The footplate moimting means just described provides upright rotatable means comprising the shaft t and bracket member td, inciined crank means on the upper end portion of the rotatable means capable of having the angle thereof varied or adjusted by the sore-w 35 and worm segment 3d, said inclined crank means comprising the pivotally mounted cup shaped member t2, ball bearing (it, stub shaft 3l and footplate supporting member 3B; vand a iootplate mounted on the inclined crank means so that it can be adjusted in two directions at right angles to each other relative to the inclined crank means. The incline of the axis of the ball bearing 3s relative to the shaft will produce a wabbling motion to the footpl'ate and the amount of this wabbling motion may be increased by increasing the angle of incline of the airis of said bearing relative to the shaft and may be decreased by decreasing the angle of incline of the axis of the bearing Citi relative to the shaft t. When the axis of the stub shaft ii'i coincides with and is aligned with the axis of the shaft t there will be no wabbling motion imparted to the footplate by rotation of shaft ti but when the axis of the stub shaft 3l is inclined relative to the axis of the shaft i, as shown in Fig. 12, then rotation of the shaft will impart a wabbling or swash plate movement to the footplate.

The adjustments of the footplates provided by the screws l2 and i5 serve to move said footplates off center as respects the shaft 6. This provides for more bending of the ankle in one direction.

In addition to the wabbling motion to be im parted to each footplate it is desired to simultaneously impart an oscillating motion in generally horizontal directions to each footplate. This oscillating` motion imparts a toe-in and toeout motion to the foot and in so doing imparts 'a twisting motion to the leg. 'Also it is desirable to be able to vary the amplitude or extent of horizontal oscillation of each foot plate and to entirely suppress or eliminate this horizontal oscillation of either foot piate. t is further desirable to provide means for angularly adjusting the zone of oscillation of each foot plate independently, so that the machine may be adjusted to obtain the best results with persons who toe-in or with persons who toe-out or with persons whose feet are deformed so that the two feet do not point in the same direction. All of the above mentioned movements and adjustments are obtained by the mechanism hereinafter described and which is provided in duplicate in connection with each shaft 6 and l and the foot plate supporting member 3B connected therewith.

The means for oscillating each footplate i6 to impart thereto a toe-in 4and toe-out movement comprises an upright telescopic arm positioned rearwardly from each shaft 5 and i and extending from the interior of the housing upwardly to la point at the rear of the adjacent footplate supporting member 33. Each telescopic arm comprises a tube 5t and a piston member 5i telescopically `disposed within the tube 5t! and extending upwardly therefrom. The upper end portion of each piston member 5l has an enlarged head portion i9 which is connected by two pivot studs 52 with a tubular sleeve 53 which fits slidably and rotatably over a cylindrical shank 5d that is rigid with and extends rearwardly from the adjacent footplate supporting member 38. The common axis of the pivot studs 52 is at right angles to the axis of the shank Eli and intersects said axis of said shank 5d. This. provides freedom of movement between the shank 5d and piston member iii as it allows relative oscillation on the pivot studs 52, oscillation of the tubular sleeve E3 on the shank 5d and longitudinal sliding movement of the shank iid within the tubular sleeve tit. lThe head portion i9 of each piston 5l has an opening 55 therein oi large enough size to provide operating clearance for the tubular sleeve 53 for all positions required in the operation of the device. The pivot studs 52 are rigid with the tubular sleeve iid. For convenience in` assembly the head portion il may be slotted for the reception of the pivot studs 53 and removable retainer members 56 may be secured to the head portion di) by screws 5l' to complete the assembly.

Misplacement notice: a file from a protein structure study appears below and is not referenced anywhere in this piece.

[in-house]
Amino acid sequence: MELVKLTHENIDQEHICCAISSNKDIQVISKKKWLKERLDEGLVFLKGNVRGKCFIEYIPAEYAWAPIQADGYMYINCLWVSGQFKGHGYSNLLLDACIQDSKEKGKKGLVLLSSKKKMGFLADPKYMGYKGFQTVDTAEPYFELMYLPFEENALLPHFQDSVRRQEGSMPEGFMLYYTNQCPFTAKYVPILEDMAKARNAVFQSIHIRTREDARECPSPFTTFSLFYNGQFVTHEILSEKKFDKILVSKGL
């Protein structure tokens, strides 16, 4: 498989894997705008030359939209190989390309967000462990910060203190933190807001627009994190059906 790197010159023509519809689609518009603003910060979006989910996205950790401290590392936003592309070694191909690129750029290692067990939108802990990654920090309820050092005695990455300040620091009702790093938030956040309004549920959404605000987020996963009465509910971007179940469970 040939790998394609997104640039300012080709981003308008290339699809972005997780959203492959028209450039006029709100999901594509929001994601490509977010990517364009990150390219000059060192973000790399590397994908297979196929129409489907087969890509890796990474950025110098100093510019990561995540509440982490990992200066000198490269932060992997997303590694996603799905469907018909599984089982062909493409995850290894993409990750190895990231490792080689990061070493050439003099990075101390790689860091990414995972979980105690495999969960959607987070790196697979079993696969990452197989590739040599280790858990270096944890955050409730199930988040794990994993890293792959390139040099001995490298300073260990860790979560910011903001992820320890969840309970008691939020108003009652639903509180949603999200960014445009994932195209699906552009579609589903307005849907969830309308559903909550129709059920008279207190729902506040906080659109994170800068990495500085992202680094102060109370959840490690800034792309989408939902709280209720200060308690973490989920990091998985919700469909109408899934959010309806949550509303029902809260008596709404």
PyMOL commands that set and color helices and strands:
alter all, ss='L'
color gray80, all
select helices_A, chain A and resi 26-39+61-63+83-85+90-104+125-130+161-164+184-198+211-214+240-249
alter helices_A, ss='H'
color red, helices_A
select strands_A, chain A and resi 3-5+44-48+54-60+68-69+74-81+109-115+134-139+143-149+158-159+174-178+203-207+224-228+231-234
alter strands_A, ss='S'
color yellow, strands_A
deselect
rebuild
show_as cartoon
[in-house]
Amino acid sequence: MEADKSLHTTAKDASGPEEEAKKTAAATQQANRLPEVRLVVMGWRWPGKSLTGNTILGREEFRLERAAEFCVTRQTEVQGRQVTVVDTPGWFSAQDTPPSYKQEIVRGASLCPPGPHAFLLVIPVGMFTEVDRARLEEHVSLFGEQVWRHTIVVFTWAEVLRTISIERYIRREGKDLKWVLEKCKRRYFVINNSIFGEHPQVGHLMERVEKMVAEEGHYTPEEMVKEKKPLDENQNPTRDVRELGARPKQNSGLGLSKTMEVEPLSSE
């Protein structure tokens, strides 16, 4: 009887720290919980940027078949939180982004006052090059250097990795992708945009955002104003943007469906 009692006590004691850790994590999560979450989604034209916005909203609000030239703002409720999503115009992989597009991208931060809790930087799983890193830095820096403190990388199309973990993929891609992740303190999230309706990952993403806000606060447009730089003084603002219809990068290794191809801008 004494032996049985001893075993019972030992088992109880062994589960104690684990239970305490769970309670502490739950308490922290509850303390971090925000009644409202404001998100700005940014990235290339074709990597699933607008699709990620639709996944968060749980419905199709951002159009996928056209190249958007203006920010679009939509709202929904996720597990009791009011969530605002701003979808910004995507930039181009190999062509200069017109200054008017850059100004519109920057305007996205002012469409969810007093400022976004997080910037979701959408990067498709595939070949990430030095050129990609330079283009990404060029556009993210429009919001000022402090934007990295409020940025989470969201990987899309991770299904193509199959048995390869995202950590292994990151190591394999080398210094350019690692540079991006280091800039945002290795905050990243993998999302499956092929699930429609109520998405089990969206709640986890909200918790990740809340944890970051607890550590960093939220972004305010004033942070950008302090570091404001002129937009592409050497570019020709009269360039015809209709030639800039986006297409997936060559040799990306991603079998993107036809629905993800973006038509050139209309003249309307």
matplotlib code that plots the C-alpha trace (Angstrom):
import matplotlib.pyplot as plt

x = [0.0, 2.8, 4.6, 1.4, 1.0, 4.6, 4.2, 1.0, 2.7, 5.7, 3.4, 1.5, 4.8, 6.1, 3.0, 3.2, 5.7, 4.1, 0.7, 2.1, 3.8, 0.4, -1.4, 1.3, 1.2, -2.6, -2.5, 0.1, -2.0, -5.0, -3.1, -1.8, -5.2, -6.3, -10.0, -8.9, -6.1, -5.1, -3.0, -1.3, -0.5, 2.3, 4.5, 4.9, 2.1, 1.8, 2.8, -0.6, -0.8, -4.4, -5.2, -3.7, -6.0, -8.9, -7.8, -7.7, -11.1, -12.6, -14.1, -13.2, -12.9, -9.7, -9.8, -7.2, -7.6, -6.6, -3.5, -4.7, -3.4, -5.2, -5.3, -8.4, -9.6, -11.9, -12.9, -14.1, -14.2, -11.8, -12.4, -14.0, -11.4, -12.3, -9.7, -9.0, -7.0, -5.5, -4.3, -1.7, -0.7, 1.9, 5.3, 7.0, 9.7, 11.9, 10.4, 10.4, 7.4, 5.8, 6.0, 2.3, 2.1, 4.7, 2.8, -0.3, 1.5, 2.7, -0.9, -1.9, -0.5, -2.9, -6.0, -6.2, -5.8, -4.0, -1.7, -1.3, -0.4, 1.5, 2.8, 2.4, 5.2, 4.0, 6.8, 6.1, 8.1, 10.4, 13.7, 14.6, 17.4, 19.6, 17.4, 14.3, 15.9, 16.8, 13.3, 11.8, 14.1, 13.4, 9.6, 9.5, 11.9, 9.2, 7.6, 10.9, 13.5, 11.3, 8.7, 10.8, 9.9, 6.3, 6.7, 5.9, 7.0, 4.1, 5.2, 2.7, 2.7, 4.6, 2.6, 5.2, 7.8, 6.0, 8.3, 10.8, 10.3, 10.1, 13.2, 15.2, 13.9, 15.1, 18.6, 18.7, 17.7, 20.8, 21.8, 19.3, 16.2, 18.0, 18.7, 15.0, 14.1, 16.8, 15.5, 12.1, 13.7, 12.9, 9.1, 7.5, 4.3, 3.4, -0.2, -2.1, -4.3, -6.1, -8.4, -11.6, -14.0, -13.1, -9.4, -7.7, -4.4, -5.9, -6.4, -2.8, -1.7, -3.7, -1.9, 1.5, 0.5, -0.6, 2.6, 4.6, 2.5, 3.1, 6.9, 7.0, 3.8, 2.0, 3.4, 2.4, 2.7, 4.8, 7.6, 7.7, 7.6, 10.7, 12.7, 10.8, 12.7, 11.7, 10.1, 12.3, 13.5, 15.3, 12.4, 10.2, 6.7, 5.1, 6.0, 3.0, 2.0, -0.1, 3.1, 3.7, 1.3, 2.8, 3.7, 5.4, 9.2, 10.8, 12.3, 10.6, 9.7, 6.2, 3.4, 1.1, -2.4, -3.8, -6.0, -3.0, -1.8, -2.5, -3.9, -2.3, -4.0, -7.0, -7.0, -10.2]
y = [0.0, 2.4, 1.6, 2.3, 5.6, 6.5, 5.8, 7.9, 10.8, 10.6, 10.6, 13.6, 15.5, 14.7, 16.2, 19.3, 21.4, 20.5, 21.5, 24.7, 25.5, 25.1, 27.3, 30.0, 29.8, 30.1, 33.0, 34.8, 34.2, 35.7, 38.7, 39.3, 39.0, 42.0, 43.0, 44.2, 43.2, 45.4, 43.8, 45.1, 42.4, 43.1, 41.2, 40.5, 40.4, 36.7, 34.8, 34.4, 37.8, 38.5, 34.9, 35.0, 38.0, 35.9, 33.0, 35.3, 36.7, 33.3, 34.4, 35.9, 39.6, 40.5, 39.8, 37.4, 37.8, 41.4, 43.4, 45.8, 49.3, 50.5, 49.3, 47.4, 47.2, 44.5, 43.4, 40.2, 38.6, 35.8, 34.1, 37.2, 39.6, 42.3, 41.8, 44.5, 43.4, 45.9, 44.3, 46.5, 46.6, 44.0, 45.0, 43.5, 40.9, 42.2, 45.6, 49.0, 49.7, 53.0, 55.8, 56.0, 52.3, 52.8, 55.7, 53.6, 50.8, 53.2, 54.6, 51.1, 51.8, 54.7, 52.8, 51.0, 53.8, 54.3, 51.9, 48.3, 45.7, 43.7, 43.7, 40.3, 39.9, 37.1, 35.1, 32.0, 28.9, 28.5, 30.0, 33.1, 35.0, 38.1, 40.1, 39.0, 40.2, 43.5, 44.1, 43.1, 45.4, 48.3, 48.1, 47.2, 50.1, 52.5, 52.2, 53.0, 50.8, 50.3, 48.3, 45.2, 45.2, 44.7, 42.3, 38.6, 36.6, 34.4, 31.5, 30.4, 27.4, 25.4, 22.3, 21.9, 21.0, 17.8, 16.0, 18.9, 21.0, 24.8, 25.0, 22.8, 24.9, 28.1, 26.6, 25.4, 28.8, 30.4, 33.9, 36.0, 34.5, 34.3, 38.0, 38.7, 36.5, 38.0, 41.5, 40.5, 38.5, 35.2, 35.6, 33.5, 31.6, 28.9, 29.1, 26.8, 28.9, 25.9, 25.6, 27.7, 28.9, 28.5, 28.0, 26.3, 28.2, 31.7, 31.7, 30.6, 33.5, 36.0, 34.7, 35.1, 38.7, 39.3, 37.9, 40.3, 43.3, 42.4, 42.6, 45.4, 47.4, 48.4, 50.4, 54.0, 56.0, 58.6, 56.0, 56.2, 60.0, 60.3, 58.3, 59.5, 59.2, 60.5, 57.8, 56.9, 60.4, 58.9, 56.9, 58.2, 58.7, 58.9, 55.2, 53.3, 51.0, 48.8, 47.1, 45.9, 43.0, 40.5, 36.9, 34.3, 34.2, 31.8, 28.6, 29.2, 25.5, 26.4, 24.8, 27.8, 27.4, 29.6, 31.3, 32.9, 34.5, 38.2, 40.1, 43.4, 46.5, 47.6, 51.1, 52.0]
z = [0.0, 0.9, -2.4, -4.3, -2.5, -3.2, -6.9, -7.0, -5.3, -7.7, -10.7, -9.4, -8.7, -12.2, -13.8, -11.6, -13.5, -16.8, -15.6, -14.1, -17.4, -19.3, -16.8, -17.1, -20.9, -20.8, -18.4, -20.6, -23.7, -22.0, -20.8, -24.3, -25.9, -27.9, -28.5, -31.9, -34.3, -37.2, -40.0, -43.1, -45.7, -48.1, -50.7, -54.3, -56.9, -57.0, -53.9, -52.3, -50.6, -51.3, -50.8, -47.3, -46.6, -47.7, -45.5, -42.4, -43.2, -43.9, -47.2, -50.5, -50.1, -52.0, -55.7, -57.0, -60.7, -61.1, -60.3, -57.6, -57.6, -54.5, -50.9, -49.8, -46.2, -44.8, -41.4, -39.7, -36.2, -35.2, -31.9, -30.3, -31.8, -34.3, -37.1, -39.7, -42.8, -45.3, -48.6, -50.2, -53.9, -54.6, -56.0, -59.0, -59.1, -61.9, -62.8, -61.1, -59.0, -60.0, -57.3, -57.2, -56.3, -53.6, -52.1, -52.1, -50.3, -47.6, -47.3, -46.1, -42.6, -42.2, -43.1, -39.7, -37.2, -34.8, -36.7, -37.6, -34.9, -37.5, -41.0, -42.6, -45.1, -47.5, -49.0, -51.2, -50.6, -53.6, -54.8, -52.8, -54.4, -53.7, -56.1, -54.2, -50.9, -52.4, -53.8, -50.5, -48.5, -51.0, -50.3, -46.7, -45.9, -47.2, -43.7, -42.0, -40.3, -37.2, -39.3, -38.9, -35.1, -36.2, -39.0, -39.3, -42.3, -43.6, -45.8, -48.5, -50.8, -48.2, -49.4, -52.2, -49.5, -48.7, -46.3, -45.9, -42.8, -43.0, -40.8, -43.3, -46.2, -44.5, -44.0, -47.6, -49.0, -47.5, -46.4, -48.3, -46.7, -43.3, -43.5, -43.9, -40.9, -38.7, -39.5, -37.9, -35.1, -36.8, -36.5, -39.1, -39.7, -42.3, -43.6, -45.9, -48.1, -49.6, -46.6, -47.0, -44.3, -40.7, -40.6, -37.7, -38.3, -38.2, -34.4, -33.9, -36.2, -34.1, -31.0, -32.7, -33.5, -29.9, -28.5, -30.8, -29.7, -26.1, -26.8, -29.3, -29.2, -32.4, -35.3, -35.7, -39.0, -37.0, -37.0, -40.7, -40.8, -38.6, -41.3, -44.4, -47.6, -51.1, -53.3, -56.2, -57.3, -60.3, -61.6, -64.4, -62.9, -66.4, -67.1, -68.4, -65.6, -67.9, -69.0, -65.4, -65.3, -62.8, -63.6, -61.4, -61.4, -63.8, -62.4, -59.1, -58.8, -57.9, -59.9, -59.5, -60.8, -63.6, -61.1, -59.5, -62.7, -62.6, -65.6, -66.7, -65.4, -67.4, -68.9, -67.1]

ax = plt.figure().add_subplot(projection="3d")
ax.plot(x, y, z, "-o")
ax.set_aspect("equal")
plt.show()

The tube 5b is supported within a pivotally mounted bracket 5d and said tube 5i] extends upwardly through an arcuate slot 6i! in the housing cover 5 and a corresponding arcuate slot Si in a cap member b2 which is secured to the housing cover 5. Preferably a bottom supporting ring b3 is disposed between the cap member 62 and the top ti of the housing and a top slide ring Gi is positioned on top of the ring b3. The top slide ring iid is prefer-ably movable with the tube 5G and the bottom supporting ring is preferably stationary and has an arcuate slot registering with slots 60 and 6I in the housing top 5 and the cap member S2. yThe tube Sii is preferably secured by a screw 5i to the bracket 58 so that its weight is supported thereby, see Fig. 5.

The bracket 5S has a foot portion S5 which rests upon a collar S5 on the shaft as shown in Fig. 5. The collar 55 is positioned just above the gear housing 29. The bracket 58 also has an upper portion El spaced a substantial distance above the foot portion E5. The shaft 6, Fig. 5, extends through both the upper portion 5l and foot portion 55 so that the bracket 53 is pivotally movable about the shaft 6 of an axis. Obviously, pivotally moving the bracket 53 will move the tube 50 and piston member 5i in an arc corresponding to the slot 6! shown in Fig. 2, and this will oscillate the footplate i6 back and forth about the axis of the stub shaft 3i thus imparting to said footplate a toe-in `and toe-out movement simultaneously with the wabbling movement of said footplate. The wabbling movement of the footplate will necessarily result in imparting a vertical movement to the piston 5i and this vertical movement will be taken care of by sliding movement of the piston 5i within the tube 563. Also the footplate oscillating may be rendered inoperative by means which will presently be described.